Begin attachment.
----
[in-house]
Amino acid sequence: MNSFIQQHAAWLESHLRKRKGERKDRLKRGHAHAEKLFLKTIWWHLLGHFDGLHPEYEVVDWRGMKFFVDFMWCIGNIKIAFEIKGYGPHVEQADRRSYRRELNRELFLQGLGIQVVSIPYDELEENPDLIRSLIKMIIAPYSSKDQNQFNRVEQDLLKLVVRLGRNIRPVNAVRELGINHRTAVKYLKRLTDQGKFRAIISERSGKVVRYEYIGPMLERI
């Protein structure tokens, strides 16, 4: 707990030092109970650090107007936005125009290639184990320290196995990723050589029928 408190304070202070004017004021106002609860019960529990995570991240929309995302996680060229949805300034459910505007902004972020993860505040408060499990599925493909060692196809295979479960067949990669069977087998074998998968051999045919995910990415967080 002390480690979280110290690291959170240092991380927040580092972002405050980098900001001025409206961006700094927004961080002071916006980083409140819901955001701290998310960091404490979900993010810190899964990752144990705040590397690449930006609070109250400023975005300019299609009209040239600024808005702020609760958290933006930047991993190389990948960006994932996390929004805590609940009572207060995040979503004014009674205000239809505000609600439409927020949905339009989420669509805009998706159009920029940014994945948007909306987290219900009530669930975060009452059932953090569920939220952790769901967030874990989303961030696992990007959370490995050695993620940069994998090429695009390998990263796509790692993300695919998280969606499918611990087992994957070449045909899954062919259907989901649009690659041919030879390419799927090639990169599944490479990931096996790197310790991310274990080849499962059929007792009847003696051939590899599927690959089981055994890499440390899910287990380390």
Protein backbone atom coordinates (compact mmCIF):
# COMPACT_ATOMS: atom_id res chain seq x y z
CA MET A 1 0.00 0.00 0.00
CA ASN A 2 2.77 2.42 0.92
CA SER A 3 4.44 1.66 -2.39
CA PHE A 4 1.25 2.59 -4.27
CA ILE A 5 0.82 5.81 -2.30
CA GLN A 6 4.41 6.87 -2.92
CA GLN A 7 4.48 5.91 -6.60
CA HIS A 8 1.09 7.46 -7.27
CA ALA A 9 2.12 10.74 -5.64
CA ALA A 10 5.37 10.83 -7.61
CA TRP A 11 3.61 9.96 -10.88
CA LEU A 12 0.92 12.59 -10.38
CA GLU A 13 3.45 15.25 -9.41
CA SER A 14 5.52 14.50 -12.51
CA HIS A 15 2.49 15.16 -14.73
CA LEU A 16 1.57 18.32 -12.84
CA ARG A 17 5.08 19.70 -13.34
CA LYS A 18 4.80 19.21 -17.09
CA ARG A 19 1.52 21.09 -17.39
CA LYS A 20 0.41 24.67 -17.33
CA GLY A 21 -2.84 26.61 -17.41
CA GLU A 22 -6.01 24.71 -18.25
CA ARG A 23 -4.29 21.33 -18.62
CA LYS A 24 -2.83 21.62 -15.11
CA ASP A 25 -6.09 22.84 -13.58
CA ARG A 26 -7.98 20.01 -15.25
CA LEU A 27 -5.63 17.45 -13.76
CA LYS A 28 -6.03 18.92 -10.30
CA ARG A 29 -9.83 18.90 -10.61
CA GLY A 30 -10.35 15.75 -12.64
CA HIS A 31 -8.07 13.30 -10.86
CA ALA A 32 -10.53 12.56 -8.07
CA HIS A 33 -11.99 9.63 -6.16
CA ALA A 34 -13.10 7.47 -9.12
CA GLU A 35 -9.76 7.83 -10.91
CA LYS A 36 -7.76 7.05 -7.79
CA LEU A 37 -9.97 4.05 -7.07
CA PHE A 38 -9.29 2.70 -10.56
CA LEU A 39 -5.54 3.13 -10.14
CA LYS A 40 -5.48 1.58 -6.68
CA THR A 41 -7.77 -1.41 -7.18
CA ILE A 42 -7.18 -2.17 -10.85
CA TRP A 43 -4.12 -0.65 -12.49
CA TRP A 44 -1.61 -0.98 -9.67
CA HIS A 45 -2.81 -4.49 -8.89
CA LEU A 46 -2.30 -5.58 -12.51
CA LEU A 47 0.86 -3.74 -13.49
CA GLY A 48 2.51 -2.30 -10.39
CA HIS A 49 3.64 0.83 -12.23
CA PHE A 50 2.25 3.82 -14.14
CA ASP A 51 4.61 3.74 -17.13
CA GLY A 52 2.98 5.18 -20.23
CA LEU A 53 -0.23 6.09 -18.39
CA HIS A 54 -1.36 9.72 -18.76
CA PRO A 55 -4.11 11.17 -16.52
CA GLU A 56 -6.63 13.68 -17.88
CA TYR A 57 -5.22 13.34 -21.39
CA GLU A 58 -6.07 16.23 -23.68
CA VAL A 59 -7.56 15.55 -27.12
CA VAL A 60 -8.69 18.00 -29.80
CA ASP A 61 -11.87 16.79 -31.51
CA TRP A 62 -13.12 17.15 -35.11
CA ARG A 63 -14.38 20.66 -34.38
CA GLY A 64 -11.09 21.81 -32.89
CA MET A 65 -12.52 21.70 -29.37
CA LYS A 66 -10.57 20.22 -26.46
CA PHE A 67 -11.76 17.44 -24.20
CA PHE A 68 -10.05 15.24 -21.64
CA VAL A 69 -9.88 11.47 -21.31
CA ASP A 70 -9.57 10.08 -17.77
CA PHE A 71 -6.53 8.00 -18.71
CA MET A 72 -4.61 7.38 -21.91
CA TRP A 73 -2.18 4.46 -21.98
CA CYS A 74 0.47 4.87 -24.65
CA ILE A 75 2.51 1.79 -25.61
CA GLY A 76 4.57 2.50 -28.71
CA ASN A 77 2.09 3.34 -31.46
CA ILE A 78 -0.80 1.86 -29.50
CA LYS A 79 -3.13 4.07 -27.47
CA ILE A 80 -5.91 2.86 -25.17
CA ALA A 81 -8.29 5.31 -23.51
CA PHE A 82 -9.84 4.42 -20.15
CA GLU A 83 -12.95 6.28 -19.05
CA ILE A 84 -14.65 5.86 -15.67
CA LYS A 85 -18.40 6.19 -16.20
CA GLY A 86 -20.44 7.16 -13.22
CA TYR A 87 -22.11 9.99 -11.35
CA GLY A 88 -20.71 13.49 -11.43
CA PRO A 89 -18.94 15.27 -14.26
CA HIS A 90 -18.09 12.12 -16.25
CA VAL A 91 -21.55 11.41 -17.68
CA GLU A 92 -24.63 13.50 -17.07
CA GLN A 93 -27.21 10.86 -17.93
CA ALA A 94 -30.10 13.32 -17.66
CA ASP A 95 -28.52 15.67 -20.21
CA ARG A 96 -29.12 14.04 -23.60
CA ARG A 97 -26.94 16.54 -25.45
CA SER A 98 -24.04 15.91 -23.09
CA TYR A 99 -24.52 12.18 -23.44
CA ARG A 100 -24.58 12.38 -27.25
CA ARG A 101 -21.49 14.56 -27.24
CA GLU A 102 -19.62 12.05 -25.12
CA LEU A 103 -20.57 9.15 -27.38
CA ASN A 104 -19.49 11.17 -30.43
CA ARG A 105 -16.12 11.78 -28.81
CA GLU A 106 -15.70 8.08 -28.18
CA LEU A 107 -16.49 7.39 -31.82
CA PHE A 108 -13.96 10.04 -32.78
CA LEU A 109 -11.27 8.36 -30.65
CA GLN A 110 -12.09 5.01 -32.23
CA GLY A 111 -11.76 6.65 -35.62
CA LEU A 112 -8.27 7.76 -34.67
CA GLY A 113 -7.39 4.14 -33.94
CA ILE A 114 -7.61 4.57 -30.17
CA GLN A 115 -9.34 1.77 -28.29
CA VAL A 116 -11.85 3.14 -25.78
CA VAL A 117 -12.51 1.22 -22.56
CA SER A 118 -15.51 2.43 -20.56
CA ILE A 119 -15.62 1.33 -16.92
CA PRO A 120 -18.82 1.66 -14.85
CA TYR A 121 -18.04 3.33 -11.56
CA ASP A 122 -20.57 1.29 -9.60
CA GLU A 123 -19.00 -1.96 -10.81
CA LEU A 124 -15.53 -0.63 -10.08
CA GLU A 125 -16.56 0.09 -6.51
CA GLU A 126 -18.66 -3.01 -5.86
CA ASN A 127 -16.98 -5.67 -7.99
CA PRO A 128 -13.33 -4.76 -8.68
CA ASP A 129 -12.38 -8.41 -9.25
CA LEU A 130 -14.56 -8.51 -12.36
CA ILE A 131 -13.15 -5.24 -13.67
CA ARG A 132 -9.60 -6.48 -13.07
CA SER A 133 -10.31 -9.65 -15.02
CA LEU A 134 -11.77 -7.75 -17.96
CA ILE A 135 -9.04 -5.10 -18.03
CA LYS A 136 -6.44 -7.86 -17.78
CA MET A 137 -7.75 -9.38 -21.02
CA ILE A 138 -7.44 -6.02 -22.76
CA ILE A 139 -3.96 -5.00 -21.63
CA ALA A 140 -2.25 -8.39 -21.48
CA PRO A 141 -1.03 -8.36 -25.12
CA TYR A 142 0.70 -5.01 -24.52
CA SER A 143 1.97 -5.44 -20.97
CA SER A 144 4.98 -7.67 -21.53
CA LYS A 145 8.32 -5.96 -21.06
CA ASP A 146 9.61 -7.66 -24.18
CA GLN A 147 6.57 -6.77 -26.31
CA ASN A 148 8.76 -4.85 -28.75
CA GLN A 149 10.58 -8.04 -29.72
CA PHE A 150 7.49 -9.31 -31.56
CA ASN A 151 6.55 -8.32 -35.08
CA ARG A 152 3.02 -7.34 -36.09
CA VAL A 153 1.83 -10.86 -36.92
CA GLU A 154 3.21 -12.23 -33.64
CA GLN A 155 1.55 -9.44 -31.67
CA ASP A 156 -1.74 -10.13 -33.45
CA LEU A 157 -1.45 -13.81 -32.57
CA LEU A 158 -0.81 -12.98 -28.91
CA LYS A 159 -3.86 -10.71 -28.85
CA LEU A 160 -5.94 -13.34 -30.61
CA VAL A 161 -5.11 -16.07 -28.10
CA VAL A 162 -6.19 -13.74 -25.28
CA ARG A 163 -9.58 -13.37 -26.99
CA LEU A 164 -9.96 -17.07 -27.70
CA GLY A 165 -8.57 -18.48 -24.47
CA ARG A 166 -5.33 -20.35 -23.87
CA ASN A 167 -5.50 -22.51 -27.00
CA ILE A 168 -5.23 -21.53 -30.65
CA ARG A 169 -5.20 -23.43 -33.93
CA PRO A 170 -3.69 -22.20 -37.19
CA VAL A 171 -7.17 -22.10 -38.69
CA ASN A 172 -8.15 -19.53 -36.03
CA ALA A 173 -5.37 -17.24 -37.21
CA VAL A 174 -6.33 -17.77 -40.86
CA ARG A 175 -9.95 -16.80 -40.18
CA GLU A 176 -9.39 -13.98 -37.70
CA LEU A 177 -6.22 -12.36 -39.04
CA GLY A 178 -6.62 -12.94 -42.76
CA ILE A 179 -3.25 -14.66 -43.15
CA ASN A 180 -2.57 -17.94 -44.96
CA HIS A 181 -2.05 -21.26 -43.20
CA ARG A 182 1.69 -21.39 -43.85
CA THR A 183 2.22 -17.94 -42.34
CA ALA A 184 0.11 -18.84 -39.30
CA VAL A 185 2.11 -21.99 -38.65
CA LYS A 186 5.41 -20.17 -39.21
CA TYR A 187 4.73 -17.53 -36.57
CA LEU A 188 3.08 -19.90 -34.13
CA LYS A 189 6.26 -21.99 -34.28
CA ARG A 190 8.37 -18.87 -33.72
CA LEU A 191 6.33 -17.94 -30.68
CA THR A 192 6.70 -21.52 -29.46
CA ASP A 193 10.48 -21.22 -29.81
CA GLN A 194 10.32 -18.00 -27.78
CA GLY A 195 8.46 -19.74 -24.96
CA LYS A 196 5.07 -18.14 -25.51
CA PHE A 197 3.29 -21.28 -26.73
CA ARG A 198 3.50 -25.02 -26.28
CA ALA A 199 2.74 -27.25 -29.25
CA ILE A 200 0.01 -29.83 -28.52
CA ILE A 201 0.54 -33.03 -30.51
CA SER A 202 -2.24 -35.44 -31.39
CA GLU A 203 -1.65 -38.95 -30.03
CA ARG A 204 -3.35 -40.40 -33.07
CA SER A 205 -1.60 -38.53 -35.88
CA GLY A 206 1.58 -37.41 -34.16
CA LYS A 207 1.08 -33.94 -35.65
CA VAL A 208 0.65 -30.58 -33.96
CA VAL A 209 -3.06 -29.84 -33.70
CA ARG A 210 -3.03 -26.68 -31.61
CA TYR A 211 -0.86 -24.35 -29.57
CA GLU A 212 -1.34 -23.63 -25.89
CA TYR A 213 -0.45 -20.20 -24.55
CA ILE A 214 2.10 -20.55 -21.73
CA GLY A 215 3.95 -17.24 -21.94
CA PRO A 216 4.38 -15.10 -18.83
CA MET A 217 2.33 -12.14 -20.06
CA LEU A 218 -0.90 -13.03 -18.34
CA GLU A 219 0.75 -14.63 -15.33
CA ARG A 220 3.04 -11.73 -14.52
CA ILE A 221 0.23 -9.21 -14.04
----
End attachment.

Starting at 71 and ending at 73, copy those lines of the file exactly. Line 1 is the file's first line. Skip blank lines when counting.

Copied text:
CA LYS A 66 -10.57 20.22 -26.46
CA PHE A 67 -11.76 17.44 -24.20
CA PHE A 68 -10.05 15.24 -21.64